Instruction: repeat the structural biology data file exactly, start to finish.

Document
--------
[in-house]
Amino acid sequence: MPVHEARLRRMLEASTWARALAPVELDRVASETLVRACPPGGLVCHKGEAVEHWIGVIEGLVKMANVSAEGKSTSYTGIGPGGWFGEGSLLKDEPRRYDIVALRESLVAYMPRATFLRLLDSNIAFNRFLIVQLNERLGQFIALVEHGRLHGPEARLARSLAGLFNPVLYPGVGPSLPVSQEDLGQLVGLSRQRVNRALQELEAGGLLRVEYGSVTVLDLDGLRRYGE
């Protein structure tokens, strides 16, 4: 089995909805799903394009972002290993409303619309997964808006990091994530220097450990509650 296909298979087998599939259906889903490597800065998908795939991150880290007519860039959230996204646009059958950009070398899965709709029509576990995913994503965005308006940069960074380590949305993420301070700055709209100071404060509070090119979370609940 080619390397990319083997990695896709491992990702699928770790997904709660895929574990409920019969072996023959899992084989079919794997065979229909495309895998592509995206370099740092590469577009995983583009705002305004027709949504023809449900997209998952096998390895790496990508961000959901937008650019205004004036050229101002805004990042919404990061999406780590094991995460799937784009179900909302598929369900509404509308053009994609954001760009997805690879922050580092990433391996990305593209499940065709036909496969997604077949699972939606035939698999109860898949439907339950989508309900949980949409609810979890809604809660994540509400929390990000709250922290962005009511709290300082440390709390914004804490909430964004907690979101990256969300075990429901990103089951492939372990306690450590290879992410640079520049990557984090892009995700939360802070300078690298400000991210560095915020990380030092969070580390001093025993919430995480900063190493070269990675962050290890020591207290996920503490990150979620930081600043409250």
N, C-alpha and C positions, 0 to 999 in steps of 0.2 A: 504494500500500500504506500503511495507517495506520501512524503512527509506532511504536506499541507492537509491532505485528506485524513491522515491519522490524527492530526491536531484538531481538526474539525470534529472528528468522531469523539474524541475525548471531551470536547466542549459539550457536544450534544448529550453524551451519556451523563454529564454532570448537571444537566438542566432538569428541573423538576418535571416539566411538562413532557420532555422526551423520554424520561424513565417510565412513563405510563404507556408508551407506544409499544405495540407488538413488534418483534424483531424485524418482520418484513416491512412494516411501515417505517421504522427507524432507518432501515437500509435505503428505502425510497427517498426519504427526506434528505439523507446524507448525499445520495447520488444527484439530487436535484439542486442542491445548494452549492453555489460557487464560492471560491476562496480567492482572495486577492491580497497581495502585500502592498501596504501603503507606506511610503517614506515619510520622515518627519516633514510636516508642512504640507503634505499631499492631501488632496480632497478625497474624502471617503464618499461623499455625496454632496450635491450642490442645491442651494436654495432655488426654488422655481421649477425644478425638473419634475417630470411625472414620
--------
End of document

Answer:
[in-house]
Amino acid sequence: MPVHEARLRRMLEASTWARALAPVELDRVASETLVRACPPGGLVCHKGEAVEHWIGVIEGLVKMANVSAEGKSTSYTGIGPGGWFGEGSLLKDEPRRYDIVALRESLVAYMPRATFLRLLDSNIAFNRFLIVQLNERLGQFIALVEHGRLHGPEARLARSLAGLFNPVLYPGVGPSLPVSQEDLGQLVGLSRQRVNRALQELEAGGLLRVEYGSVTVLDLDGLRRYGE
């Protein structure tokens, strides 16, 4: 089995909805799903394009972002290993409303619309997964808006990091994530220097450990509650 296909298979087998599939259906889903490597800065998908795939991150880290007519860039959230996204646009059958950009070398899965709709029509576990995913994503965005308006940069960074380590949305993420301070700055709209100071404060509070090119979370609940 080619390397990319083997990695896709491992990702699928770790997904709660895929574990409920019969072996023959899992084989079919794997065979229909495309895998592509995206370099740092590469577009995983583009705002305004027709949504023809449900997209998952096998390895790496990508961000959901937008650019205004004036050229101002805004990042919404990061999406780590094991995460799937784009179900909302598929369900509404509308053009994609954001760009997805690879922050580092990433391996990305593209499940065709036909496969997604077949699972939606035939698999109860898949439907339950989508309900949980949409609810979890809604809660994540509400929390990000709250922290962005009511709290300082440390709390914004804490909430964004907690979101990256969300075990429901990103089951492939372990306690450590290879992410640079520049990557984090892009995700939360802070300078690298400000991210560095915020990380030092969070580390001093025993919430995480900063190493070269990675962050290890020591207290996920503490990150979620930081600043409250």
N, C-alpha and C positions, 0 to 999 in steps of 0.2 A: 504494500500500500504506500503511495507517495506520501512524503512527509506532511504536506499541507492537509491532505485528506485524513491522515491519522490524527492530526491536531484538531481538526474539525470534529472528528468522531469523539474524541475525548471531551470536547466542549459539550457536544450534544448529550453524551451519556451523563454529564454532570448537571444537566438542566432538569428541573423538576418535571416539566411538562413532557420532555422526551423520554424520561424513565417510565412513563405510563404507556408508551407506544409499544405495540407488538413488534418483534424483531424485524418482520418484513416491512412494516411501515417505517421504522427507524432507518432501515437500509435505503428505502425510497427517498426519504427526506434528505439523507446524507448525499445520495447520488444527484439530487436535484439542486442542491445548494452549492453555489460557487464560492471560491476562496480567492482572495486577492491580497497581495502585500502592498501596504501603503507606506511610503517614506515619510520622515518627519516633514510636516508642512504640507503634505499631499492631501488632496480632497478625497474624502471617503464618499461623499455625496454632496450635491450642490442645491442651494436654495432655488426654488422655481421649477425644478425638473419634475417630470411625472414620